Members discussed bus stop P, and that it was not able to support the volume of users, and the lack of suitable mitigations for the issues of overcrowding. The Senior Engineer (Development Control) suggested the footway would require widening, but as the applicant had not submitted a detailed design it remained unclear how this would be managed. Gavin Chinniah, Planning Manager - Development Management suggested the lack of detail and significant number of concerns not addressed in the application resulted in the transport plan being unable to be covered by condition.
Officers confirmed that if this application were refused, there would be implications for the funding of a temporary school. The provision in a temporary school would be for years 7 and 8 only without SEN provision.
Objectors, Phil Robinson, resident, Charlie Mansell, Sutton and Cheam Labour Party, Bonnie Craven, Sutton and Cheam Labour Party and Gerald Tasker, resident, Supporter Nick Mattey and Councillor Steve Penneck, a ward councillor, addressed the meeting under Standing Order 31, and the applicant replied.
The principal issues raised by the Objectors were:-
The loss of open space
· Concerns about parking in the surrounding streets
· The appearance of the application
· Air quality impacts of the application
· The area was congested already, with current hazards for cyclists and particular difficulties for traffic approaching from the south
· Fire concerns as the design of the application would lead to enclose the sports village
· Green land should not be used for development in the current climate emergency
· Green space should be retained as it supports good mental health,
· The area is a known accident blackspot
· Additional traffic would impede emergency vehicles
· The selective schools in Sutton lead to the shortage of school places in the borough for local children
· Noise would be created which would disturb residents, this would be at a higher level than that created by the trainline.
In response to questions from Members:
Mr Gupta, local resident explained that he felt that the single lane road in the area already created slow moving traffic in the area ,which would be made worse by the application.
The Head of Development and Strategic Planning reported the statutory consultation period had been extended for this application.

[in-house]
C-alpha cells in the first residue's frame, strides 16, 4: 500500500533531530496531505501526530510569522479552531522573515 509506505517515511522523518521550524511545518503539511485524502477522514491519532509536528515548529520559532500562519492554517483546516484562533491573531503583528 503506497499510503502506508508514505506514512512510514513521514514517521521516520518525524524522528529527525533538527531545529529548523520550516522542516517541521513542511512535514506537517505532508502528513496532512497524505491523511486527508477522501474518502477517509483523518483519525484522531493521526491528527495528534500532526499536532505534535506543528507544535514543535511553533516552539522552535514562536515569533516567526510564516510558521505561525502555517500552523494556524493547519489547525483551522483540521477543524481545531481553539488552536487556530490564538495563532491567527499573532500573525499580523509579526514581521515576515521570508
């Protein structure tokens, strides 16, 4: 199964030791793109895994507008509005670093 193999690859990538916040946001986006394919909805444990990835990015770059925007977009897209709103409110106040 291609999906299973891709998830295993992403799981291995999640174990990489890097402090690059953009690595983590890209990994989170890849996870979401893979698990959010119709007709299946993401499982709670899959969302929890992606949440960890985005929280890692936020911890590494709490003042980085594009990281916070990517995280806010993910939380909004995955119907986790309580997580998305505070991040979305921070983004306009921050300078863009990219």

Nick Mattey, Supporter addressed the meeting the principal issues raised were:
· The aesthetics of the design in the application are not a concern, being only four stories and not adjacent to the road.
· Additional housing being built and planned creates the need for school places.
· The school at Hackbridge had been built on MOL land
· Transport in the area is adequate.
In response to questions from Members:
The Head of Development and Strategic Planning and Allison Letts, Legal Advisor drew attention that the Local Planning Authority was not party aligned. He also drew attention to differences between the Belmont site and this site in terms of their character and surroundings, as well as the constraints. Members attention was also drawn to the relative length of pre-application discussion on the Belmont school which was more than double the amount of time allowed by the DfE on the Rosehill site, and the relative difference in design quality as a result.
Members drew attention to a report to the 2017 Strategy and Resources Committee which states the site is suitable for a school of ergonomic and compact in design, they were aware this would be subject to planning permission.
Ward Councillor Steve Penneck addressed the meeting, the principal issues raised were:-
· There are residents in the area who feel the site is not suitable for a school, but others who would like a school near to them.
· The ward Councillor and residents are aware the site is allocated for a school in the Local Plan.
· There is a need for a school, however, a better design could be used on the site.
· There are concerns about the transport plan presented by the applicant, and assumptions such as where children who would attend the school would travel from and how they would cross roads in the Angel Hill area.
· The shared use car parking, and use of local streets for car parking.
· Bus stop P is not suitable for the additional volume of use that would be created, the road can not be narrowed in that area.
· It is not an appropriate or sustainable solution for staff to manage pedestrian flows created in the area when pupils leave the site.
· The Committee’s attention should be focussed on the Officer report, and survey of residents carried out by Officers.
It was clarified to Members that:
· The land to the north was included in this application.
· It could be assumed there would be additional costs in using of the land in the north of the site.
· The application had not considered using a staggered school day to spread and ease congestion.
· The assumptions of how pupils would travel in the application is not supported by data.